Updates on Archaeobotany

By Chioma Vivian Ngonadi, Associate Editor for Archaeonotany


1. A seminar-series format conference that runs from 18th of May until the 20th of June, 2021 was organised by the Two Rain Project Team to mark the end of the ERC-funded projects which concludes in August 2021. The Two Rains project is a collaboration between the University of Cambridge and Banaras Hindu University that set out to characterize human/environment interaction in times of stability, change and crisis by investigating the environmental and cultural context of the Indus Civilisation. Part of its aim was to situate these developments in a broader interdisciplinary perspective. The conference will bring together archaeologists and earth systems scientists who use cultural, environmental, and climatic datasets. It will use a seminar-series format and will consist of seven individual sessions spread across seven weeks where multiple papers are presented. 

2. A   call for papers for the session on – ‘Interdisciplinary approaches to conserving endangered crop diversity, agricultural and food heritage’ for the Royal Anthropological Institute (RAI) ‘Anthropology and Conservation Virtual Conference’ 25-29 October 2021. 

3.  6th Landscape Archaeology Conference LAC2020+21 (8-11 June 2021) entitled Surface, soils, flora, fauna and pots & pans: reconstructing mobility and settlement in the pre-industrial era.


1. Publication that deals with diachronic size variation in barley grain of Central Asia titled Interpreting Diachronic Size Variation in Prehistoric Central Asian Cereal Grains is out.

This paper could be relevant for people working outside central Asia and can be accessed via the link below:



2. A paper titled Agropastoral Economies and Land Use in Bronze Age Western Anatolia and published by the following authors John M. MarstonCanan ÇakırlarChristina LukePeter KováčikFrancesca G. SlimNami Shin & Christopher H. Roosevelt 

3. A publication dealing with additional, independent, grapevine domestication in the Levant, plus an indication for the Levantine origin of Chardonnay variety was published by the   following authors  Sivan, A,  Rahimi, O, Lavi, B, Salmon‐Divon, M., Weiss, E.,  Drori, E., Hübner, S.  This paper might be of interest to those interested in plant domestication issues, and wine drinking  and have shown that Genomic evidence supports an independent history of Levantine and Eurasian grapevines.  It can be accessed from the link below Plants, People, Planet 2021; 00: 1– 14. https://doi.org/10.1002/ppp3.10197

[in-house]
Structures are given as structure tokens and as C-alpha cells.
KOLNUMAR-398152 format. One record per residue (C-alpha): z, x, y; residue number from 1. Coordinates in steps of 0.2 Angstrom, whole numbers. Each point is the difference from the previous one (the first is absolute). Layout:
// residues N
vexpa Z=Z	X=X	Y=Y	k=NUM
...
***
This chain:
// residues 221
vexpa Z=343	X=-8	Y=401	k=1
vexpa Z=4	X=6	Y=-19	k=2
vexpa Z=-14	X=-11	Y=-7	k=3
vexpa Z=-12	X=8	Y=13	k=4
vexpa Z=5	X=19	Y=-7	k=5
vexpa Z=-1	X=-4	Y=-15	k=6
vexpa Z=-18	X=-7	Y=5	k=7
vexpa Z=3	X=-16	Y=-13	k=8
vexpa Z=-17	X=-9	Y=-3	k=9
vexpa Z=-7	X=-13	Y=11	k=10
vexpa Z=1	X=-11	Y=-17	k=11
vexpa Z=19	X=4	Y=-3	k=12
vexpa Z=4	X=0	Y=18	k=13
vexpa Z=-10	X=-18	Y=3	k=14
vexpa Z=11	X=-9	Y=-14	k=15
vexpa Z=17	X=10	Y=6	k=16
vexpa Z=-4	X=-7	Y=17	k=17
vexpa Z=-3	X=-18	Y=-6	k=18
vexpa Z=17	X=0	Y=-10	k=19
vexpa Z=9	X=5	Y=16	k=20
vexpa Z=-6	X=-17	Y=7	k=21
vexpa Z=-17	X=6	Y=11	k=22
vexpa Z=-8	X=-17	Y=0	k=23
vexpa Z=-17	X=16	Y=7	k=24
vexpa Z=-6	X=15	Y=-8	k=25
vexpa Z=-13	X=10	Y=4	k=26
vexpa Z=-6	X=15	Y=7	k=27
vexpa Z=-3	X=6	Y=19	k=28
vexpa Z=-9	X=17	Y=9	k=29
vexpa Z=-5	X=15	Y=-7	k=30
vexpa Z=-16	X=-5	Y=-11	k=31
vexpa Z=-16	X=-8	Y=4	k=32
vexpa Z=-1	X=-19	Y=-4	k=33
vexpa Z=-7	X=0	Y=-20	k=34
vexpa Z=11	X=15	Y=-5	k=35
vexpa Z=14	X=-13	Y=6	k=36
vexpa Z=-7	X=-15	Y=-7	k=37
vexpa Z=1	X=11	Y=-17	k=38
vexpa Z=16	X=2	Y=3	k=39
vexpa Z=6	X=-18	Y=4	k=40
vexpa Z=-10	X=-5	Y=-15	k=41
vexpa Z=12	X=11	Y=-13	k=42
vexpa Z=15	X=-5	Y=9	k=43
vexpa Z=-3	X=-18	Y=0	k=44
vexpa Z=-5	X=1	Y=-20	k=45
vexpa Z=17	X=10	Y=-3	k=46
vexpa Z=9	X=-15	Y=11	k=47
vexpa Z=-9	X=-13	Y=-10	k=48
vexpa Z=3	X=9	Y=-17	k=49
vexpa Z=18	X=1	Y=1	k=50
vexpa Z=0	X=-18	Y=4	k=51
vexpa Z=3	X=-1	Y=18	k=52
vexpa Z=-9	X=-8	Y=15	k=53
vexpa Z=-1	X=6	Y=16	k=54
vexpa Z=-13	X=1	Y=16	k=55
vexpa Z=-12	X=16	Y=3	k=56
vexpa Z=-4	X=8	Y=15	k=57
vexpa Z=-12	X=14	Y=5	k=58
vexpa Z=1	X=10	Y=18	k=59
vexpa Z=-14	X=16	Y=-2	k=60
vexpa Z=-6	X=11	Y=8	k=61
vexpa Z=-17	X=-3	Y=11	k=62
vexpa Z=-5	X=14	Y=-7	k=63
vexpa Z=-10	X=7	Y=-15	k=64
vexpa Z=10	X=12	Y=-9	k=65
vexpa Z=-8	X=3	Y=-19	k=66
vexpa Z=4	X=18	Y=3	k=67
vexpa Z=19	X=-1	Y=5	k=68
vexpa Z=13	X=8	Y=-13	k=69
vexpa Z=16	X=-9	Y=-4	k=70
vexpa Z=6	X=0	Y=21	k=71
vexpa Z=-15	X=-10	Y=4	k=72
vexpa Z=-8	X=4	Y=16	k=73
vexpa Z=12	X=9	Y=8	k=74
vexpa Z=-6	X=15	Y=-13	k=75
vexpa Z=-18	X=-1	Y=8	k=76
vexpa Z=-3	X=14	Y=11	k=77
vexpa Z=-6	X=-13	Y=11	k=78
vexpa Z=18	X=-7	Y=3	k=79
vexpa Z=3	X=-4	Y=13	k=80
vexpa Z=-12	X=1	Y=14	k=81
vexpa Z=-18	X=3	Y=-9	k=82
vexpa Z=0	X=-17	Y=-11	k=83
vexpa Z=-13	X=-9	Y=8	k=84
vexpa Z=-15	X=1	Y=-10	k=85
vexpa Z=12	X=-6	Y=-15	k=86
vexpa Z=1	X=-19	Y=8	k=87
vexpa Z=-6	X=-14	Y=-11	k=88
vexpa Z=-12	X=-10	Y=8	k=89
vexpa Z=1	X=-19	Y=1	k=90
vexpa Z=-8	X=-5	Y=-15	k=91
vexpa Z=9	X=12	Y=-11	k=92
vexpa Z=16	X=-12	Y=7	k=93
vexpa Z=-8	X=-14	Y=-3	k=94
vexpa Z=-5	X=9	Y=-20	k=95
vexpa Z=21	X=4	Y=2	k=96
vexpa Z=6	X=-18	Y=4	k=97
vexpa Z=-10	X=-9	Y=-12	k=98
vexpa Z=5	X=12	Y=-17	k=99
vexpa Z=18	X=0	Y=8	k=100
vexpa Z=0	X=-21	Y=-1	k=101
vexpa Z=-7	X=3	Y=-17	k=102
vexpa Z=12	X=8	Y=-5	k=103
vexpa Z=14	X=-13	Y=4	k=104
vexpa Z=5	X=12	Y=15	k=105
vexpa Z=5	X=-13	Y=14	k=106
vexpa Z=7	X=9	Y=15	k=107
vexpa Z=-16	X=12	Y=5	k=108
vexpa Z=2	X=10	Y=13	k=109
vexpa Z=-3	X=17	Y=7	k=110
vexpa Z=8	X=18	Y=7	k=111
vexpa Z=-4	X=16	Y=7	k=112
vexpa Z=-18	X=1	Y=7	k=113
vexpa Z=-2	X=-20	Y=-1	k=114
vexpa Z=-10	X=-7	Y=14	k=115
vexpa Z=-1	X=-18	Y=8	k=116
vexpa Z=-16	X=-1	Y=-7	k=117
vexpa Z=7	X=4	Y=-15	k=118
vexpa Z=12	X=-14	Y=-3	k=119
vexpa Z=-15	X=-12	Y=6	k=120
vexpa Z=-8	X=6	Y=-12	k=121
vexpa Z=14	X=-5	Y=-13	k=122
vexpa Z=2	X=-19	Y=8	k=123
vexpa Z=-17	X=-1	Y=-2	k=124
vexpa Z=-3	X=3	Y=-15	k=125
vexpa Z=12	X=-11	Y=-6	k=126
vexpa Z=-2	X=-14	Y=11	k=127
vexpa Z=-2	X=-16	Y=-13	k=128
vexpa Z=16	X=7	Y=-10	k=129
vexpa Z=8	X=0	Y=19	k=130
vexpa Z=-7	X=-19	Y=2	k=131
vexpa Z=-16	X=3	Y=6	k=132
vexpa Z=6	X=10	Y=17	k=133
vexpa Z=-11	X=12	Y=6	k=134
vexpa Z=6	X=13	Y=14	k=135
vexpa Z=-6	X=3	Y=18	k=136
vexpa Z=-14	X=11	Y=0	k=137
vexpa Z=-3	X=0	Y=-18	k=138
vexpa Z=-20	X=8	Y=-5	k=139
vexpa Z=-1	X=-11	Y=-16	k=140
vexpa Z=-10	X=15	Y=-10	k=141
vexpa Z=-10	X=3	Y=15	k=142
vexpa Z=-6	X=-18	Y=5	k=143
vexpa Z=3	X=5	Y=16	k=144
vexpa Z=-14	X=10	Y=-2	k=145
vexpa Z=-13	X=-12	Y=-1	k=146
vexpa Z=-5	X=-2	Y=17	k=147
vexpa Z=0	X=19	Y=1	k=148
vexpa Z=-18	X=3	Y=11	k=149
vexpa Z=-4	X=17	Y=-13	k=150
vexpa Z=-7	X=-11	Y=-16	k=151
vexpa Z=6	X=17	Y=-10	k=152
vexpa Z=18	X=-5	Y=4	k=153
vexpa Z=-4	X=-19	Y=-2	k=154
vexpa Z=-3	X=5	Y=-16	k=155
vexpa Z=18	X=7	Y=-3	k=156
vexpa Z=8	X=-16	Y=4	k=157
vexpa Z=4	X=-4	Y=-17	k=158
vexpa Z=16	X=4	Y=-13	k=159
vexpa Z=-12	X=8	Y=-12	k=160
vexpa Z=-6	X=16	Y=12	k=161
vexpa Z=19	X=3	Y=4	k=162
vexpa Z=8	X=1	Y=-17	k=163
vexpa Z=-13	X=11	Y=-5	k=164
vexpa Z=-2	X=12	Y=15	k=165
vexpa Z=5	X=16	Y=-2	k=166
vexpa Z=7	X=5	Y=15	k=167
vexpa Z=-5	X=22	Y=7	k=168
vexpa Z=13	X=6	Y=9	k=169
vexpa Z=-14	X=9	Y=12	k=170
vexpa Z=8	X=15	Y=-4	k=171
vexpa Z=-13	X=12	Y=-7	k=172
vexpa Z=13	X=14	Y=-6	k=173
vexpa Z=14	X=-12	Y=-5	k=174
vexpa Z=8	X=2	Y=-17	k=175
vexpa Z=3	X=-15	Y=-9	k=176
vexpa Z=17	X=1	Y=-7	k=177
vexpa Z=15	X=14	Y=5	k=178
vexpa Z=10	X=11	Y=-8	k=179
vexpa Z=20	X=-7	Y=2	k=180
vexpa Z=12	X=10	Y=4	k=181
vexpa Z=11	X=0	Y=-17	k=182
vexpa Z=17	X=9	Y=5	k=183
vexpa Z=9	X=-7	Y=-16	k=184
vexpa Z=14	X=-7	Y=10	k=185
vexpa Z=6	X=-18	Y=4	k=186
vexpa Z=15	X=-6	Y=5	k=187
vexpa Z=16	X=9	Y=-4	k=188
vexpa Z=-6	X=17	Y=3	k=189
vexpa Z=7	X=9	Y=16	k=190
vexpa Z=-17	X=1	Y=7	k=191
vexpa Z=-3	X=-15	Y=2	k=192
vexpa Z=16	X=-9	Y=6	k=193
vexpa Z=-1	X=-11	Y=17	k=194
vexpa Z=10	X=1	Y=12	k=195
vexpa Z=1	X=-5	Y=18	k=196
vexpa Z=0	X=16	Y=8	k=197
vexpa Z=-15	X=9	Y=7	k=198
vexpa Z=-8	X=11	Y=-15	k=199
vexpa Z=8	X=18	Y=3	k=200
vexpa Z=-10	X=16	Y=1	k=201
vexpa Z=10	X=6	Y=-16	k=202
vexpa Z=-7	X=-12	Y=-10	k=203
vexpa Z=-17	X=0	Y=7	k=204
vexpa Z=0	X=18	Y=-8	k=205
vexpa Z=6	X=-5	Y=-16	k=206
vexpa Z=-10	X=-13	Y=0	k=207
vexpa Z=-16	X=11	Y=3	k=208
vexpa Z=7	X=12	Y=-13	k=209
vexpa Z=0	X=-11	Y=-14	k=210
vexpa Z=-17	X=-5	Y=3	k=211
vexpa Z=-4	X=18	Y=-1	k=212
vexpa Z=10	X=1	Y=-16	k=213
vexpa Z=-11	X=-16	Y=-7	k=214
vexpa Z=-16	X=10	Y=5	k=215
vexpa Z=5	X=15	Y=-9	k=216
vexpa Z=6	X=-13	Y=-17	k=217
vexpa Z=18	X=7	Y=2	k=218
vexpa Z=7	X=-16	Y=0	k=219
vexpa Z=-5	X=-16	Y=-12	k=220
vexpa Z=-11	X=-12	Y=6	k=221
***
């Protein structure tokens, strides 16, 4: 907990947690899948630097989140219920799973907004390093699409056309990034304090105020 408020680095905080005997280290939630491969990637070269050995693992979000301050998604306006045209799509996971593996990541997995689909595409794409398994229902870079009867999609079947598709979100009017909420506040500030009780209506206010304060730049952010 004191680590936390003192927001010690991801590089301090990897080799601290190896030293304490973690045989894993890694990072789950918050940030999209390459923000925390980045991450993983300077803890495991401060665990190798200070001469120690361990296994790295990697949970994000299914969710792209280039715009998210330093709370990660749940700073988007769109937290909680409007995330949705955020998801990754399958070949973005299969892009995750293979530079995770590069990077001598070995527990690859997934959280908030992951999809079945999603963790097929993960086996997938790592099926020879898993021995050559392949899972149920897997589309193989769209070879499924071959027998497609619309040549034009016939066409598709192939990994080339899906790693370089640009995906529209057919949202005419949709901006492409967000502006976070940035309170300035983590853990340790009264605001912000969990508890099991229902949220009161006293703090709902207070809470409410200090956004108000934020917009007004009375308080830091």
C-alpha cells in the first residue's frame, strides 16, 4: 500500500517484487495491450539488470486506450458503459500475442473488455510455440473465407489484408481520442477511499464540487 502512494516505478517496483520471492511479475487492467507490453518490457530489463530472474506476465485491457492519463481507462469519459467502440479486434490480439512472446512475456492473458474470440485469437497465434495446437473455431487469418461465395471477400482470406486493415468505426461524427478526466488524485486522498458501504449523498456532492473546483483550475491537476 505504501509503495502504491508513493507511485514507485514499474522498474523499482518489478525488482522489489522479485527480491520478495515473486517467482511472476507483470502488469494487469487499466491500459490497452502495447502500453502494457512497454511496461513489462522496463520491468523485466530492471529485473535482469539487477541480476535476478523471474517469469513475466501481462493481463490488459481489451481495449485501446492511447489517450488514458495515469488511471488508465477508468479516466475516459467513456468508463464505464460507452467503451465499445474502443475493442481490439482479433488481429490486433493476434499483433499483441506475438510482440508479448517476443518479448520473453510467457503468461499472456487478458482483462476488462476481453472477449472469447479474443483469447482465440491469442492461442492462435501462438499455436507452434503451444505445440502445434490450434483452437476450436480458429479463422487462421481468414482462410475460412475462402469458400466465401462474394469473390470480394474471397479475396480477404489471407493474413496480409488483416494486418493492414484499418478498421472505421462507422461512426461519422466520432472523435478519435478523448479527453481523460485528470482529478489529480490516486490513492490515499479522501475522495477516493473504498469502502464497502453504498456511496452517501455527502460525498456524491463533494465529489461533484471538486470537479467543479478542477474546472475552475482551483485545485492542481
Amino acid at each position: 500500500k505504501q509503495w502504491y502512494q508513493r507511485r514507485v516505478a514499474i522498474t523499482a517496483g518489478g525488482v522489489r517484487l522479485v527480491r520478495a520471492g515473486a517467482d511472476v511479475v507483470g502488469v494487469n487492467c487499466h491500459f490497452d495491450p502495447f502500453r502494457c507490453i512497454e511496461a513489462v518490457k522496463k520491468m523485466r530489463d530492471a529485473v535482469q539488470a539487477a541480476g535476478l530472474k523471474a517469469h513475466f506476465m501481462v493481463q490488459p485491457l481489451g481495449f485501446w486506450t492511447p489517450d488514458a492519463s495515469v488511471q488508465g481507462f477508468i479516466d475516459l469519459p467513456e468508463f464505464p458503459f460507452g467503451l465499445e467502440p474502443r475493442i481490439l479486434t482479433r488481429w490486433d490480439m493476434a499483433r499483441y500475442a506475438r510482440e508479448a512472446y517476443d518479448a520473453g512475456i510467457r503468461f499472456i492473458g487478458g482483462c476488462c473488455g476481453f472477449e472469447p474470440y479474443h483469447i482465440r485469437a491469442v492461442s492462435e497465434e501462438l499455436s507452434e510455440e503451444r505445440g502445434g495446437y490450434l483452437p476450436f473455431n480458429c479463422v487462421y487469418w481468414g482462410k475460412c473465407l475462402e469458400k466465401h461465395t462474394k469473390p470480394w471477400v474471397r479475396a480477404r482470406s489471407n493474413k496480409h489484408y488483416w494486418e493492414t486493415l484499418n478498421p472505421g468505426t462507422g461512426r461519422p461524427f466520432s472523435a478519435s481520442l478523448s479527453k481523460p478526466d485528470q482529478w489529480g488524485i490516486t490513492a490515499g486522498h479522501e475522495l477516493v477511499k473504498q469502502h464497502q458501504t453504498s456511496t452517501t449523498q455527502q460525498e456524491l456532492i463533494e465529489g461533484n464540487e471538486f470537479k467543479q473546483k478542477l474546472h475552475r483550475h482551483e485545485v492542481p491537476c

4. Bode, L.J.K., Livarda, A. and Jones, M.D. 2021. published a paper titled Plant gathering and people-environment interactions at Epipalaeolithic Kharaneh IV, Jordan. Vegetation History and Archaeobotany https://doi.org/10.1007/s00334-021-00839-w

A read-only version can be accessed using the link below:https://rdcu.be/cjQSE

5. A publication of a new paper in the Journal of Arid Environments entitled "Archaeobotanical analysis of food and fuel procurement from Fulayj fort (Oman, 5th-8th c. CE) including earliest secure evidence for sorghum in Eastern Arabia has been published". According to the authors, the discovery of sorghum grains as earthen imprints suggests that it may have been acclimatized, and consequently incorporated into the plant acquisition strategies set up locally by the populations. This evidence gives new insights about the diffusion of this tropical crop in the Middle East and the Indian Ocean during historical times. The paper is available in the following link:https://authors.elsevier.com/a/1c-aeVu7-wNrDIf the previous one doesn't work, you can use this one: https://we.tl/t-5PekuLX0Ix  


6. Sharing a link to a recent article on Camas management on the pacific northwest coast of the United States which substantiates traditional descriptions and practices of camas harvest. In this paper, the authors argued that residents of this region selectively harvested sexually mature bulbs and replanted immature bulbs a type of management practice that did not lead to domestication and that this traditional practice has been present for at least 4000 years.

Its open access at the Royal Society here:



7. Jennifer Bates' article titled "Is Domestication Speciation? The Implications of a Messy Domestication Model in the Holocene" has been published in Agronomy as part of the Special Issue Histories of Crops, between Niche Construction, Domestication and Diversification 

PDF Version: https://www.mdpi.com/2073-4395/11/4/784/pdf
Special Issue:


8. A new popular science journal titled Past Global Changes Horizons designed for young readers is out.  The journal deals with paleosciences with humour and pedagogy. The first volume "Picture the past, change the future" is in open access here: 

9. The proceedings of the 7th International Meeting of Anthracology “Charcoal Science in Archaeology and Palaeoecology” are now published as a special issue (593-594) of Quaternary International Anthracology: Charcoal Science in Archaeology and Palaeoecology, edited by Eleni Asouti, Ceren Kabukcu Volumes 593–594